The correct "Balance Point" for your ship is shown on the plans. Mark this point on the bottom surface of each wing. When supporting your plane on your finger tips at these points, the fuselage should hang level. See the drawing. Add weight to the nose or tail until it DOES hang level. Don't be afraid to add the necessary weight. CORRECT BALANCE IS MORE IMPORTANT THAN LIGHT WEIGHT.
Modeling clay makes handy balancing weight - it can be pressed permanently in any corner. Wire solder or BB shot can be used by cementing in place.
If one blade of your propeller always swings to the bottom, a tiny smear of clay on the other tip will improve the prop's balance and reduce vibration.
A rubber-powered model is adjusted in two steps. First, the tail surfaces are adjusted to produce a good glide. Then the propeller assembly is adjusted to give a smooth, powered flight. Wait for a calm day.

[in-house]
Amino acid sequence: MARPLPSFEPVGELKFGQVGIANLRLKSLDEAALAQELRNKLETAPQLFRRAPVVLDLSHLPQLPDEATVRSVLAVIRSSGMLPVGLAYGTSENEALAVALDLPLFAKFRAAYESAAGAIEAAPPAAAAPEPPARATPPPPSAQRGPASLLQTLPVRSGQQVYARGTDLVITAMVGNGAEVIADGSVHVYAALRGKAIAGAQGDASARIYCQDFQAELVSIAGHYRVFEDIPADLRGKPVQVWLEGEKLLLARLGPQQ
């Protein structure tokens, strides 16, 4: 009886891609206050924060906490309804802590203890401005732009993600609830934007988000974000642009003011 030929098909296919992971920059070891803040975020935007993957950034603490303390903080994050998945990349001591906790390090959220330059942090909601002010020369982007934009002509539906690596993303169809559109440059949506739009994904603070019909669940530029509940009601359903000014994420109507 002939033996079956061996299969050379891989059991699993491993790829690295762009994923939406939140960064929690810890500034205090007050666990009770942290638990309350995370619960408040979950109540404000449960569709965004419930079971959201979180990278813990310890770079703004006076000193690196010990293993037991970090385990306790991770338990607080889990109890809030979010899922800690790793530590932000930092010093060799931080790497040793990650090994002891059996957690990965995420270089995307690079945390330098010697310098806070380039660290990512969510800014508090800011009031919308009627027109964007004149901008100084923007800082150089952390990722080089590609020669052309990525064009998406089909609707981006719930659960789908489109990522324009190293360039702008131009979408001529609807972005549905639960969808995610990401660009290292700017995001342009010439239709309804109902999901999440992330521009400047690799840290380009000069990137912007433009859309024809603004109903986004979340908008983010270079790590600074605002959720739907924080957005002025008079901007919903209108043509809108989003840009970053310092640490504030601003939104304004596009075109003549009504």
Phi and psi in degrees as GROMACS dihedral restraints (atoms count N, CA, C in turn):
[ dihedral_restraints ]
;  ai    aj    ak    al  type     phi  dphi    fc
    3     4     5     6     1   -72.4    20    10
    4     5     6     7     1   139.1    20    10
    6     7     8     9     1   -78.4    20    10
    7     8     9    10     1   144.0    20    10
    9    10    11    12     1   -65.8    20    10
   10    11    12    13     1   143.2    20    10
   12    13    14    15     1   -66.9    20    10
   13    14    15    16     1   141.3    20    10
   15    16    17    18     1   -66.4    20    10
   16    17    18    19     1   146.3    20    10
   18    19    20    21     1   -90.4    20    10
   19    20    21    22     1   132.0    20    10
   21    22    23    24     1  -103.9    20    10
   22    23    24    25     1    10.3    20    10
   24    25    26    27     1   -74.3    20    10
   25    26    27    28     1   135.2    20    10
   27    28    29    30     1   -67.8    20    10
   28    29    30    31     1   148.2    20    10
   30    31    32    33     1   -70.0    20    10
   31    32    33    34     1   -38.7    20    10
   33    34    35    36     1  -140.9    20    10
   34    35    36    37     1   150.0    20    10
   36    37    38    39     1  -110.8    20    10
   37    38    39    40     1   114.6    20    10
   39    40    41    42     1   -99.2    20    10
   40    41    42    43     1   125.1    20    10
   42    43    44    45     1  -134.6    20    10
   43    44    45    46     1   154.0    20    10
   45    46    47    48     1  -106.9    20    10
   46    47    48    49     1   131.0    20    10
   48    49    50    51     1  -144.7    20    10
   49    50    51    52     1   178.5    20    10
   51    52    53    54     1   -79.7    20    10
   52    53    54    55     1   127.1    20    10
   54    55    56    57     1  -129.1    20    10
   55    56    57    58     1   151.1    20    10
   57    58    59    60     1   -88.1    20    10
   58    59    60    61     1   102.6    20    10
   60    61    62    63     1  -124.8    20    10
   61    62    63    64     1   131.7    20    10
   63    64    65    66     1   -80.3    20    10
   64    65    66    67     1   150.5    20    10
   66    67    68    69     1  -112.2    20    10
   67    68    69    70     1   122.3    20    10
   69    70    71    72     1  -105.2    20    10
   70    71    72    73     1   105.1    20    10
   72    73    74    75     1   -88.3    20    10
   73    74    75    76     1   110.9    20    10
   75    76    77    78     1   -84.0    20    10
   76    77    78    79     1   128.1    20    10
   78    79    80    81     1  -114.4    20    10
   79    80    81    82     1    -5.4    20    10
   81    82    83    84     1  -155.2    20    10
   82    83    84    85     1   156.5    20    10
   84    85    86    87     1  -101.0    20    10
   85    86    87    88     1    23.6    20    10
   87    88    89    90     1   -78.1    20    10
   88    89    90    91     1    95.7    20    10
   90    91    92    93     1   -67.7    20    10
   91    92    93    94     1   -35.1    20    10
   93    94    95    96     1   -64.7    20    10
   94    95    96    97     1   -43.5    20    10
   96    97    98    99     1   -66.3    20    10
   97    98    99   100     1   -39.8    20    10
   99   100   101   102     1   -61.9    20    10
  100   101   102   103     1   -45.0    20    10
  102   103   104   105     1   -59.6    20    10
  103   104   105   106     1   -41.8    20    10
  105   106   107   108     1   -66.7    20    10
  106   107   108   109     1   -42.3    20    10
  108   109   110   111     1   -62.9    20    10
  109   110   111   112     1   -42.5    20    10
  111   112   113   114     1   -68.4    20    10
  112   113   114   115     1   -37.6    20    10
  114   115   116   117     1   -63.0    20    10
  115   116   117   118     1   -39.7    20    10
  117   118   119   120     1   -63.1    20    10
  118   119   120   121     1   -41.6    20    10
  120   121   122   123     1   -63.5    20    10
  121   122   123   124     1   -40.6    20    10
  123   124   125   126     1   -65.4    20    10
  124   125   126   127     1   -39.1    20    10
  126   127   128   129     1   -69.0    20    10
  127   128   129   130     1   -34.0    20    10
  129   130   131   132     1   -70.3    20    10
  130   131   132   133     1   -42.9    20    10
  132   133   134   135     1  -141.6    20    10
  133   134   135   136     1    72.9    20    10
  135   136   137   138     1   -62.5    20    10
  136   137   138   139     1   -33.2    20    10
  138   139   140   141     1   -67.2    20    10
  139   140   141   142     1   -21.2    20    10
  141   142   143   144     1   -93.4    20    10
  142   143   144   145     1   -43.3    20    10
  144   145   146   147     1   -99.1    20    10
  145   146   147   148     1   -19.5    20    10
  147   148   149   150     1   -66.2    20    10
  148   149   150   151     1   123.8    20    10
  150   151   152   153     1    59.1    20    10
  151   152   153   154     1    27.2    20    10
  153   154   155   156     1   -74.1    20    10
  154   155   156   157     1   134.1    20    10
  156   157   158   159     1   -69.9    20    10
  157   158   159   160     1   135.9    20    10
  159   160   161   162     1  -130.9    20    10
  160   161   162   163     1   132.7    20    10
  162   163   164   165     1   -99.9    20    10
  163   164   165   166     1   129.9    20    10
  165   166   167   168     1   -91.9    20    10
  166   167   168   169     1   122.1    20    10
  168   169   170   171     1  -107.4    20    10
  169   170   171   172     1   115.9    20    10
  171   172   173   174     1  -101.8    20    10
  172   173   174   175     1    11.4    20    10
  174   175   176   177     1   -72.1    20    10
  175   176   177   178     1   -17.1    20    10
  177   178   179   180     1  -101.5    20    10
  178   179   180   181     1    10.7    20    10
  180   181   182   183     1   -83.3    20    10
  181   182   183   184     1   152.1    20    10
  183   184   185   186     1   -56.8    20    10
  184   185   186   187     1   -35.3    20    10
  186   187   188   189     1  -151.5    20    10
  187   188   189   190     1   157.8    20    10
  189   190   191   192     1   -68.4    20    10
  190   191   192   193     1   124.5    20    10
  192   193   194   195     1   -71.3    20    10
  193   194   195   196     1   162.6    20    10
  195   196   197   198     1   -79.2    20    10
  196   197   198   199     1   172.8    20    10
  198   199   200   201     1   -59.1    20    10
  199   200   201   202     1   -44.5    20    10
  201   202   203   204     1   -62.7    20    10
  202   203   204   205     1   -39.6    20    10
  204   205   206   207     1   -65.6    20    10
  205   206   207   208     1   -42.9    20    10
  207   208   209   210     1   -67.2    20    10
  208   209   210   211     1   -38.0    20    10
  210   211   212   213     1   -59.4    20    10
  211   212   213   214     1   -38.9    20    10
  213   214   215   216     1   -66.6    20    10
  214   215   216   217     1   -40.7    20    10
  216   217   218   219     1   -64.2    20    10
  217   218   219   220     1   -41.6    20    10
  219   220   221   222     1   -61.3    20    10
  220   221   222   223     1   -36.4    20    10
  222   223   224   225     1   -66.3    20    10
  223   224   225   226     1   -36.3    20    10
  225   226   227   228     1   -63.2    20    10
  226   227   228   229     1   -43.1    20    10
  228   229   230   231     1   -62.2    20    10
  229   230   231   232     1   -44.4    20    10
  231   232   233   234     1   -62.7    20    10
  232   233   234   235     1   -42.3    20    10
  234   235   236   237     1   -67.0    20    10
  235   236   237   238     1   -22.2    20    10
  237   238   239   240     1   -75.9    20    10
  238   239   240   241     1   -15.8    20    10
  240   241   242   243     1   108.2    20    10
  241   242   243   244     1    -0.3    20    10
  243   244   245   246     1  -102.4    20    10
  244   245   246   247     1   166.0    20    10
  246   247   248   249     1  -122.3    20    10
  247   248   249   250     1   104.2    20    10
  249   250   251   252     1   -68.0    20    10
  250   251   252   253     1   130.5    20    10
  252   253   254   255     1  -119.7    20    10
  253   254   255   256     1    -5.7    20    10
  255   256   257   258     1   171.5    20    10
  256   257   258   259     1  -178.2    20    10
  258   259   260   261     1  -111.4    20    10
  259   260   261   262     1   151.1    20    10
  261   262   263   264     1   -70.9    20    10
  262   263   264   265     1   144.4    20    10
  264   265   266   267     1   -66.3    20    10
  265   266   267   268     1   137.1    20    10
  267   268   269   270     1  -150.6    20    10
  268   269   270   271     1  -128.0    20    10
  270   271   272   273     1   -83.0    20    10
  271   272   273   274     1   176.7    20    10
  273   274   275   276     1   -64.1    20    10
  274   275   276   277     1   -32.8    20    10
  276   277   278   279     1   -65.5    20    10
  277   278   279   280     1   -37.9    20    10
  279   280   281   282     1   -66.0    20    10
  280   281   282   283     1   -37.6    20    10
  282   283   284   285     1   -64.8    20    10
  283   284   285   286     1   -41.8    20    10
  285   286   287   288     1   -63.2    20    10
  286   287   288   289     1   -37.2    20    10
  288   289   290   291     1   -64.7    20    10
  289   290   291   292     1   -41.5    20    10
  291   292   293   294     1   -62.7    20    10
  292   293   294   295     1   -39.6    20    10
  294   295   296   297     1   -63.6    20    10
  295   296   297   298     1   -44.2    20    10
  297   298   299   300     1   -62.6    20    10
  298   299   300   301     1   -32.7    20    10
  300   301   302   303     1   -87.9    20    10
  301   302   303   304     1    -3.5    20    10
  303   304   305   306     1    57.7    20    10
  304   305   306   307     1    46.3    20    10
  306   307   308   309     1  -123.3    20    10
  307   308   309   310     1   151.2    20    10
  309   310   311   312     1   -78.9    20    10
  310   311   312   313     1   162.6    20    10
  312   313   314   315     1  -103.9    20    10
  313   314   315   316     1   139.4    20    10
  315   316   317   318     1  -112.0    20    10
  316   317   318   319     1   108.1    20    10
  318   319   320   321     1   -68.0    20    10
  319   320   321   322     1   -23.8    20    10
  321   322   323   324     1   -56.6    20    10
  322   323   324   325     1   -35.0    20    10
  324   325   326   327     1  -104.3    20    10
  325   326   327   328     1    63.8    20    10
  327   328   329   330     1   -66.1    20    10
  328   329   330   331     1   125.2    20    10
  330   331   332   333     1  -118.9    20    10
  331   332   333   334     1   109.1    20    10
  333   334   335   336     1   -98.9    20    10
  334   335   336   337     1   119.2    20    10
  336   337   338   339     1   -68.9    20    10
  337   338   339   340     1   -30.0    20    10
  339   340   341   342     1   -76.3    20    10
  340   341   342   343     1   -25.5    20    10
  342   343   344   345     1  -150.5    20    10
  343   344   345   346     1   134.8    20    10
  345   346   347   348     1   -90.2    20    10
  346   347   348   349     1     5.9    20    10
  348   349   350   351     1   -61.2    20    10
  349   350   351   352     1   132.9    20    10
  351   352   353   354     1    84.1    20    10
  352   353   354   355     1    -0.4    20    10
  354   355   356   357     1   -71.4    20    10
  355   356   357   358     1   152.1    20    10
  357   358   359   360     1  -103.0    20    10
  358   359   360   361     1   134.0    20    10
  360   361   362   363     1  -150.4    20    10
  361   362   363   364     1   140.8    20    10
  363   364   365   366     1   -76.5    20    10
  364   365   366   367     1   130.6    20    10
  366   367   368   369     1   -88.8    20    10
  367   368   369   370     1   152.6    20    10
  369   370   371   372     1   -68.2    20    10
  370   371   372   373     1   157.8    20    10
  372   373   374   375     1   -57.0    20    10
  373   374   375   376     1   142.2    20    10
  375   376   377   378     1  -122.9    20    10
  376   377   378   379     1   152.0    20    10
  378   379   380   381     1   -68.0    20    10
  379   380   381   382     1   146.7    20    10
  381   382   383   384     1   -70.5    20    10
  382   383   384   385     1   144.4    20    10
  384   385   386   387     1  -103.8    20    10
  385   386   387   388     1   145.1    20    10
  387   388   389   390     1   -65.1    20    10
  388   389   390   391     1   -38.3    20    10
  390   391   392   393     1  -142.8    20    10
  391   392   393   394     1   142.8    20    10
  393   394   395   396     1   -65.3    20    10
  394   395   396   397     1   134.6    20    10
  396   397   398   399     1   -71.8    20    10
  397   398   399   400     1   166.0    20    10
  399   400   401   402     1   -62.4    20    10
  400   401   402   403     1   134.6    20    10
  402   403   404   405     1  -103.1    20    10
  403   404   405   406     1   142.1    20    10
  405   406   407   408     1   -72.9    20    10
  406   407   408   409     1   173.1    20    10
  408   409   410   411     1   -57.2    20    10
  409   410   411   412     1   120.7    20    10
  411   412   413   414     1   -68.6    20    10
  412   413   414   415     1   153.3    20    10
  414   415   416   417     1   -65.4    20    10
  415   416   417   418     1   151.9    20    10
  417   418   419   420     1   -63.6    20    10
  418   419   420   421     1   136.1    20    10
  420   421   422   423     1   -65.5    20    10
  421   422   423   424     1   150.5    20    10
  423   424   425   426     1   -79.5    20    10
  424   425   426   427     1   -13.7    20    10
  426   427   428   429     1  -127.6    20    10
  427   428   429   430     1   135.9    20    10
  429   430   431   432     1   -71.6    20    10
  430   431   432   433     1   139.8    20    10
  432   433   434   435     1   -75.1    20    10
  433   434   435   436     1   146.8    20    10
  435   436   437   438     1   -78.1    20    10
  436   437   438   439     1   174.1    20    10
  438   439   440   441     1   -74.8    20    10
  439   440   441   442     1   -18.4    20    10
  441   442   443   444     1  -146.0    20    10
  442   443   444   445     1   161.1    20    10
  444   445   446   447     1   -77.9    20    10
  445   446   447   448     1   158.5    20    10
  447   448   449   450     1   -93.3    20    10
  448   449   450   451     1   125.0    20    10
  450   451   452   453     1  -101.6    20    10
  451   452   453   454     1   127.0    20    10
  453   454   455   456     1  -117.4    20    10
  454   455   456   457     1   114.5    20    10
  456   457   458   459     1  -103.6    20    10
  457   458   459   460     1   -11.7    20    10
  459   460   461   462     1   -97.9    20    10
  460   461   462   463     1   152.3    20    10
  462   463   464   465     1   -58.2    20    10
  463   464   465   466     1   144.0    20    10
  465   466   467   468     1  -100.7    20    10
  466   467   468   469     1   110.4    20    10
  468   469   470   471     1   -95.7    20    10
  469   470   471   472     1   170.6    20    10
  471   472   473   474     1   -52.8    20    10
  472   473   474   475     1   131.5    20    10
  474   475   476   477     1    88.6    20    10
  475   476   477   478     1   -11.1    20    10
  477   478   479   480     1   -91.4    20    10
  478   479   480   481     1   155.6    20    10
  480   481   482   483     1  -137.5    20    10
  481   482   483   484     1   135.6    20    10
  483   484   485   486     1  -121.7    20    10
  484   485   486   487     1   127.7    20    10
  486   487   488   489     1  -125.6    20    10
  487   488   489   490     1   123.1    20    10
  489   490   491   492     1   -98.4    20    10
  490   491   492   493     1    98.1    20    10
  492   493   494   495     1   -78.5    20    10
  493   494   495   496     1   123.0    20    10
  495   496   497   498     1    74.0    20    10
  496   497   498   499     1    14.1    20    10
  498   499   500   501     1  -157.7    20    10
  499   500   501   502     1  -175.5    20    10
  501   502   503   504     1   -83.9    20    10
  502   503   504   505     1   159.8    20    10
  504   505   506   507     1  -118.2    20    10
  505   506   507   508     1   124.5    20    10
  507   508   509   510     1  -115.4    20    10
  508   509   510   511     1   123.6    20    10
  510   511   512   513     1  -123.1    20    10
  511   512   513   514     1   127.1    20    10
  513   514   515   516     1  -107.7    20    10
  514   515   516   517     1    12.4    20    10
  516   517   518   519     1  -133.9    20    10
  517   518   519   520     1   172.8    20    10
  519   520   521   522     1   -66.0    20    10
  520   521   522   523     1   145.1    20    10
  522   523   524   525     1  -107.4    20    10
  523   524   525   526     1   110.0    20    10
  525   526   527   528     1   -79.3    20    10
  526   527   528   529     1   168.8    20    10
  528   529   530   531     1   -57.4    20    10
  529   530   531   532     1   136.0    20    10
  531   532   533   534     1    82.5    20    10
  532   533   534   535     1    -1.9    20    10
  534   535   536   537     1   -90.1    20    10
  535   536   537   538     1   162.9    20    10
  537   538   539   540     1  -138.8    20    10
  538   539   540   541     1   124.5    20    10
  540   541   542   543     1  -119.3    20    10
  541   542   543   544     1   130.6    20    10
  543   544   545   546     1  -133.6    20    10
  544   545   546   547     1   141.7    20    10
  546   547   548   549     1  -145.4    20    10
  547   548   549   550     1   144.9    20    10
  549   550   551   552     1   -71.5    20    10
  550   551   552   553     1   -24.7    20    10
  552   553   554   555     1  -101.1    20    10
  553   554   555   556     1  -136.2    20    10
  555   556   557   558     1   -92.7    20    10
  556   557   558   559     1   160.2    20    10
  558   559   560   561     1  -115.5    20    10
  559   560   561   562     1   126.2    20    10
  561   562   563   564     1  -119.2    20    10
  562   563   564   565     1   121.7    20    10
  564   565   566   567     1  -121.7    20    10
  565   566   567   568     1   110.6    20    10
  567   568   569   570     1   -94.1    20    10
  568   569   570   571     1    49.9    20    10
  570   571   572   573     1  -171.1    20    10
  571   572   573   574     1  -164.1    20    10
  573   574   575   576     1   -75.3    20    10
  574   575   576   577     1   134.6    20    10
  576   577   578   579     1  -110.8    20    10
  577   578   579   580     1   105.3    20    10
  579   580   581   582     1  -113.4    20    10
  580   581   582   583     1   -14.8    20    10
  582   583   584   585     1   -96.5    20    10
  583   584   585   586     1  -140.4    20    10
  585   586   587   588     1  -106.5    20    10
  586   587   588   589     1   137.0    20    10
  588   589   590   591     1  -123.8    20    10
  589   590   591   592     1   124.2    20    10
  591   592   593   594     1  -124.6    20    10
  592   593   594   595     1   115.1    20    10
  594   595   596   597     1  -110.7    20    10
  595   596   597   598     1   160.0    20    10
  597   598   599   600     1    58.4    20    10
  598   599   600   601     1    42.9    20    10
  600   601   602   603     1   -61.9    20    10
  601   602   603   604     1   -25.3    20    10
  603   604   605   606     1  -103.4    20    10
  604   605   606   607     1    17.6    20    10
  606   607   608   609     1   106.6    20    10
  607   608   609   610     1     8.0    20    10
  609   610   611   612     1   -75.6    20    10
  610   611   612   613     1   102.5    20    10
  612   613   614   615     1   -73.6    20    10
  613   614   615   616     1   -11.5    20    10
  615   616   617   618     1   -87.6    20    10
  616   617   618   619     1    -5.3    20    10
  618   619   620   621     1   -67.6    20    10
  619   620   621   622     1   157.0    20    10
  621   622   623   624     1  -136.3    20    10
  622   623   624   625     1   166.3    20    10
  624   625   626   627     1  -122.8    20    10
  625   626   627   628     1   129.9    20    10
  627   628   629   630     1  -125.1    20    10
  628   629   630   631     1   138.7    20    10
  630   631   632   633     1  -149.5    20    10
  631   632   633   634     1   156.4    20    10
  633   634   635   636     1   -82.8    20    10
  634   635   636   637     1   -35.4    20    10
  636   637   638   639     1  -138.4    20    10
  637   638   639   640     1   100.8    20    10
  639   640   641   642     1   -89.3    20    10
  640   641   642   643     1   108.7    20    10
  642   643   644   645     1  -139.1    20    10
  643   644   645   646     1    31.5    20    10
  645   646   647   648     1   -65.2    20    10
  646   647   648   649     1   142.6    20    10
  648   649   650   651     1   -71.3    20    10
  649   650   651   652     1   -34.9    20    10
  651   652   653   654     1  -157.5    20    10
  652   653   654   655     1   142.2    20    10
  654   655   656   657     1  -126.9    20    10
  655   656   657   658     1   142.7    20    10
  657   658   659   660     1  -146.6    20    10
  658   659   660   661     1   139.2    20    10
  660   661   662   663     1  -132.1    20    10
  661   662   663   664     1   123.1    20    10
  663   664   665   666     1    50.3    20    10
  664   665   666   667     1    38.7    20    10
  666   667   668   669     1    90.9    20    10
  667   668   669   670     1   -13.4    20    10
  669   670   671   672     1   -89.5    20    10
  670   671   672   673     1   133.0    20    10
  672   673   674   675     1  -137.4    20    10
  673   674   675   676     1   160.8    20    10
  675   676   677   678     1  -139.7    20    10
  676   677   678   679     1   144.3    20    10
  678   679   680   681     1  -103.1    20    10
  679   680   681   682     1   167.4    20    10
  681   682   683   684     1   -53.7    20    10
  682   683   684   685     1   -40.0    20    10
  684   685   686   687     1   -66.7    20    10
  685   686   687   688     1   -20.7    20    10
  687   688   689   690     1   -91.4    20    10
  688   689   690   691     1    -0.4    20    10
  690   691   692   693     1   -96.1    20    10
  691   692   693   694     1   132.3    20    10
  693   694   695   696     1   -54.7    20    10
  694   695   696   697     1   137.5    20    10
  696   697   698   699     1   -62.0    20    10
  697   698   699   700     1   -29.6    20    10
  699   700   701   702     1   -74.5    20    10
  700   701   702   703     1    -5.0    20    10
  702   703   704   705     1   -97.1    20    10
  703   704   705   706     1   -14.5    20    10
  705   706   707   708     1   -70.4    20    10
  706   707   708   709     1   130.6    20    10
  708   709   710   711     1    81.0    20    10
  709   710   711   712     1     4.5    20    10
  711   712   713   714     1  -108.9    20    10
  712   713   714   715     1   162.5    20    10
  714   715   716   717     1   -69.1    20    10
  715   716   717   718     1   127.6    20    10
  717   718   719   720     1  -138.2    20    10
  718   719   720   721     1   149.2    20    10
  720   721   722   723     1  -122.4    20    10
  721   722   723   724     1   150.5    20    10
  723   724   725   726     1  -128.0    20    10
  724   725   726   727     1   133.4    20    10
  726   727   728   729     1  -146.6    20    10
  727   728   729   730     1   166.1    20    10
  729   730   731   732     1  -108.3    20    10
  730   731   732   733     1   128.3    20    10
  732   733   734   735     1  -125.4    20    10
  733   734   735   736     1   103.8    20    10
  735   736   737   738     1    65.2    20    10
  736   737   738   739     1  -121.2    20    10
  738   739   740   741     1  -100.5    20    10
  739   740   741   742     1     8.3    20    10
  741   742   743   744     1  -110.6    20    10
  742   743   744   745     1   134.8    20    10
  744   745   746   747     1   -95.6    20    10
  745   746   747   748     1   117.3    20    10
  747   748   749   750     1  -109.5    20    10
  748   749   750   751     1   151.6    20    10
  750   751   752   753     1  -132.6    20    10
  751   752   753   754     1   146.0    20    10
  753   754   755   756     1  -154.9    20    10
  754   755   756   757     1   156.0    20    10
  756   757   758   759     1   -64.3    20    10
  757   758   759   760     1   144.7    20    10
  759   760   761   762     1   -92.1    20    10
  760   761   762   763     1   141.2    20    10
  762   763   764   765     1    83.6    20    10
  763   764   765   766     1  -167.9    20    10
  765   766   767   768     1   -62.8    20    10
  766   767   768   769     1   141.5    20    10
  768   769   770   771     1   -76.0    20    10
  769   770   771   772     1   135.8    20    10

Begin by gliding the model from your hand into a patch of tall grass. Grasp the ship by the fuselage near the balance point, and aim the nose at a spot on the ground about twenty feet in front of you. Launch the ship forward about the way you would a paper dart airplane, nose down.
Your goal is a steady glide to the ground, moving at a CONSTANT SPEED, and travelling straight ahead or turning gently. You will find the trick is to launch the model at its natural speed and glide angle. If the glide is poor, it can mean that the ship needs adjustment or that you need more launching practice. So try several launches before deciding on adjustment changes. When your ship acts the same way on each launch, you can be pretty sure that you are seeing its true characteristics, and not just a poor launch.
If your plane noses up, LOSES SPEED, and then falls clumsily or dives, that is a STALL. To cure a stall, adjust the angle of the stabilizer by changing the thickness of the incidence block under it. Lower the front edge or raise the rear edge. See drawing. But make SMALL changes - 1/32" at a time. If a change of more than 1/16" is needed, go back and perform the Preflight checks again. It's likely your Classic is incorrectly balanced (tail-heavy) or the surfaces are warped.